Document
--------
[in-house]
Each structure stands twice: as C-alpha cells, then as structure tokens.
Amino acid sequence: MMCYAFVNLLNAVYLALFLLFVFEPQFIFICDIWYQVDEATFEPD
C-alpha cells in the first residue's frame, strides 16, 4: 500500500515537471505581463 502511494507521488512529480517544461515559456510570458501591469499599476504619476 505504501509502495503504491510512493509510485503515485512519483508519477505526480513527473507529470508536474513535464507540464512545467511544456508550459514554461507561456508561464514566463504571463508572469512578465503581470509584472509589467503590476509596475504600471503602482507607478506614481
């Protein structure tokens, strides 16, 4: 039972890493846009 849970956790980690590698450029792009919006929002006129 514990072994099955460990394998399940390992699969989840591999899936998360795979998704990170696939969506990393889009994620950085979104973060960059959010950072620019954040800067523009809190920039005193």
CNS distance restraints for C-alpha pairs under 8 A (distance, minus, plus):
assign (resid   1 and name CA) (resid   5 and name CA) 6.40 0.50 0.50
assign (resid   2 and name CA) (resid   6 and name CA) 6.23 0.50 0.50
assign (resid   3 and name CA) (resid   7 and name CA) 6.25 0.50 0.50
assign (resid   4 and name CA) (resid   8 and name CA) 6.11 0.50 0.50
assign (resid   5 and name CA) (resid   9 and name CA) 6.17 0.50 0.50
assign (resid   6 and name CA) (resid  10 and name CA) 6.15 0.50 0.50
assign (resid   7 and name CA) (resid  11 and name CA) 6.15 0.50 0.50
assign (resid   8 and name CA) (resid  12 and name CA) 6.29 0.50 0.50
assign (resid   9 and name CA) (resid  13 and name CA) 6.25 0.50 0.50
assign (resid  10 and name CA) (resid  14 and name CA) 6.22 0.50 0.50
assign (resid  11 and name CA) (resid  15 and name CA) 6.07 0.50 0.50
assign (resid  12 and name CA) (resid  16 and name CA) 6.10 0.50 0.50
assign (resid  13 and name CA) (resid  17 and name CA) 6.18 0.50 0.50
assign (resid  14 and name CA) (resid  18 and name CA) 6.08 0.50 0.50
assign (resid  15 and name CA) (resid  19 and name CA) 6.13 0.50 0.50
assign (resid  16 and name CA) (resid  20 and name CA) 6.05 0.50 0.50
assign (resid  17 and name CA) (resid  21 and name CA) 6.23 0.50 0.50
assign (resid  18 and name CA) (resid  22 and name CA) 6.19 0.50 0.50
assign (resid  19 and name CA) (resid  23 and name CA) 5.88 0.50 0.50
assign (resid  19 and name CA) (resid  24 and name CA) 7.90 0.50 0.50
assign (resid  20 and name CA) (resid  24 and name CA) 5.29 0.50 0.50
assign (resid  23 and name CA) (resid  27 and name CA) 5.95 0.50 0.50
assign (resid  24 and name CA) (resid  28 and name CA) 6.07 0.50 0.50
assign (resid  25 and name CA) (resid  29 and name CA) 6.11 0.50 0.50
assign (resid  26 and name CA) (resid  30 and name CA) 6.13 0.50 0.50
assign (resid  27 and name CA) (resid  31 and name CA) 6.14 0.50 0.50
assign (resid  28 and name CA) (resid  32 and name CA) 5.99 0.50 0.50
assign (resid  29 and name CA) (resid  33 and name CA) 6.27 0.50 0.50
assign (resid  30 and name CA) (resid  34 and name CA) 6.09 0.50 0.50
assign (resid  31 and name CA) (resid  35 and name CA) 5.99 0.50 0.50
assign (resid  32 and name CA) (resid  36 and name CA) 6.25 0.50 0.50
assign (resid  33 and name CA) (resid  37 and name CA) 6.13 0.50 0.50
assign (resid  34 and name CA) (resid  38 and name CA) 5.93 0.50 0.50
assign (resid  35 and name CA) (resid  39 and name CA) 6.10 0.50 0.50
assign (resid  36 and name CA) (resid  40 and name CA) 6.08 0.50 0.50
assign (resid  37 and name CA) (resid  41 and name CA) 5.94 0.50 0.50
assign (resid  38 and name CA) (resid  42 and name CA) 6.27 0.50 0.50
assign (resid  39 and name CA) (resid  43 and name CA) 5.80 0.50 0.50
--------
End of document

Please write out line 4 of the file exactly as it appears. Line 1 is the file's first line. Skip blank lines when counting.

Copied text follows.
C-alpha cells in the first residue's frame, strides 16, 4: 500500500515537471505581463 502511494507521488512529480517544461515559456510570458501591469499599476504619476 505504501509502495503504491510512493509510485503515485512519483508519477505526480513527473507529470508536474513535464507540464512545467511544456508550459514554461507561456508561464514566463504571463508572469512578465503581470509584472509589467503590476509596475504600471503602482507607478506614481